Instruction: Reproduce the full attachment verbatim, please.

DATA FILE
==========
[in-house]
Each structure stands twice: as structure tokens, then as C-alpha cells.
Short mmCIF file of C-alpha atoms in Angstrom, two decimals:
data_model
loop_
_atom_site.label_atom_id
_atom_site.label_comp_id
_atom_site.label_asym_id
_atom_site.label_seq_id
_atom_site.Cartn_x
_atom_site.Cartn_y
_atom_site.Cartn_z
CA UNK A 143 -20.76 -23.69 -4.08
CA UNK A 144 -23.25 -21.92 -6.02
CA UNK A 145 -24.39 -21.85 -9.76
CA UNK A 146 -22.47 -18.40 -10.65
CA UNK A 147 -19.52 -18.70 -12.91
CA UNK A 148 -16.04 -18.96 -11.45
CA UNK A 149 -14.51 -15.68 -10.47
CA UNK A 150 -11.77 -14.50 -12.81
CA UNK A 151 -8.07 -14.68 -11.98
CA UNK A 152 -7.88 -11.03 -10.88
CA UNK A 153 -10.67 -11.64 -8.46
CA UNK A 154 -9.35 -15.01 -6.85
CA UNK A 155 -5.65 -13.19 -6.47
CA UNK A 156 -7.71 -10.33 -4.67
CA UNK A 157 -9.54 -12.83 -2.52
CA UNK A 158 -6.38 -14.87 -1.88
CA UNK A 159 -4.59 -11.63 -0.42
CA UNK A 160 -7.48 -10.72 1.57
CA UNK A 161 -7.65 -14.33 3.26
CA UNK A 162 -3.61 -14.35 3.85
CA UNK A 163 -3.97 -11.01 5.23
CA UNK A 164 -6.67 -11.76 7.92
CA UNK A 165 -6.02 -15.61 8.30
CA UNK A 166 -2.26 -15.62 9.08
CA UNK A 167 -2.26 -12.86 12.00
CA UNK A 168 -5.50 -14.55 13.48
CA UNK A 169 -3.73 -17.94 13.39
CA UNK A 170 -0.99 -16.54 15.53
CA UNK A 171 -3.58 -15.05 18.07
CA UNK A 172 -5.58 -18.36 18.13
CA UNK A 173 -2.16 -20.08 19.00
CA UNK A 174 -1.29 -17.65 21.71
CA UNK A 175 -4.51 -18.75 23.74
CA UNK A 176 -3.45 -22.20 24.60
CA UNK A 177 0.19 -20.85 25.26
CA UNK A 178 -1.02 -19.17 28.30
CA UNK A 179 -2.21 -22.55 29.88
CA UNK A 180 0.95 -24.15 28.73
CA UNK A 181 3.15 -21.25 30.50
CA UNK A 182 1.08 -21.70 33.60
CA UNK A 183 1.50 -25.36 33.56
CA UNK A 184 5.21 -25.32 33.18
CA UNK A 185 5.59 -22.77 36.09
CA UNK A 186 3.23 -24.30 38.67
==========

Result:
[in-house]
Each structure stands twice: as structure tokens, then as C-alpha cells.
Short mmCIF file of C-alpha atoms in Angstrom, two decimals:
data_model
loop_
_atom_site.label_atom_id
_atom_site.label_comp_id
_atom_site.label_asym_id
_atom_site.label_seq_id
_atom_site.Cartn_x
_atom_site.Cartn_y
_atom_site.Cartn_z
CA UNK A 143 -20.76 -23.69 -4.08
CA UNK A 144 -23.25 -21.92 -6.02
CA UNK A 145 -24.39 -21.85 -9.76
CA UNK A 146 -22.47 -18.40 -10.65
CA UNK A 147 -19.52 -18.70 -12.91
CA UNK A 148 -16.04 -18.96 -11.45
CA UNK A 149 -14.51 -15.68 -10.47
CA UNK A 150 -11.77 -14.50 -12.81
CA UNK A 151 -8.07 -14.68 -11.98
CA UNK A 152 -7.88 -11.03 -10.88
CA UNK A 153 -10.67 -11.64 -8.46
CA UNK A 154 -9.35 -15.01 -6.85
CA UNK A 155 -5.65 -13.19 -6.47
CA UNK A 156 -7.71 -10.33 -4.67
CA UNK A 157 -9.54 -12.83 -2.52
CA UNK A 158 -6.38 -14.87 -1.88
CA UNK A 159 -4.59 -11.63 -0.42
CA UNK A 160 -7.48 -10.72 1.57
CA UNK A 161 -7.65 -14.33 3.26
CA UNK A 162 -3.61 -14.35 3.85
CA UNK A 163 -3.97 -11.01 5.23
CA UNK A 164 -6.67 -11.76 7.92
CA UNK A 165 -6.02 -15.61 8.30
CA UNK A 166 -2.26 -15.62 9.08
CA UNK A 167 -2.26 -12.86 12.00
CA UNK A 168 -5.50 -14.55 13.48
CA UNK A 169 -3.73 -17.94 13.39
CA UNK A 170 -0.99 -16.54 15.53
CA UNK A 171 -3.58 -15.05 18.07
CA UNK A 172 -5.58 -18.36 18.13
CA UNK A 173 -2.16 -20.08 19.00
CA UNK A 174 -1.29 -17.65 21.71
CA UNK A 175 -4.51 -18.75 23.74
CA UNK A 176 -3.45 -22.20 24.60
CA UNK A 177 0.19 -20.85 25.26
CA UNK A 178 -1.02 -19.17 28.30
CA UNK A 179 -2.21 -22.55 29.88
CA UNK A 180 0.95 -24.15 28.73
CA UNK A 181 3.15 -21.25 30.50
CA UNK A 182 1.08 -21.70 33.60
CA UNK A 183 1.50 -25.36 33.56
CA UNK A 184 5.21 -25.32 33.18
CA UNK A 185 5.59 -22.77 36.09
CA UNK A 186 3.23 -24.30 38.67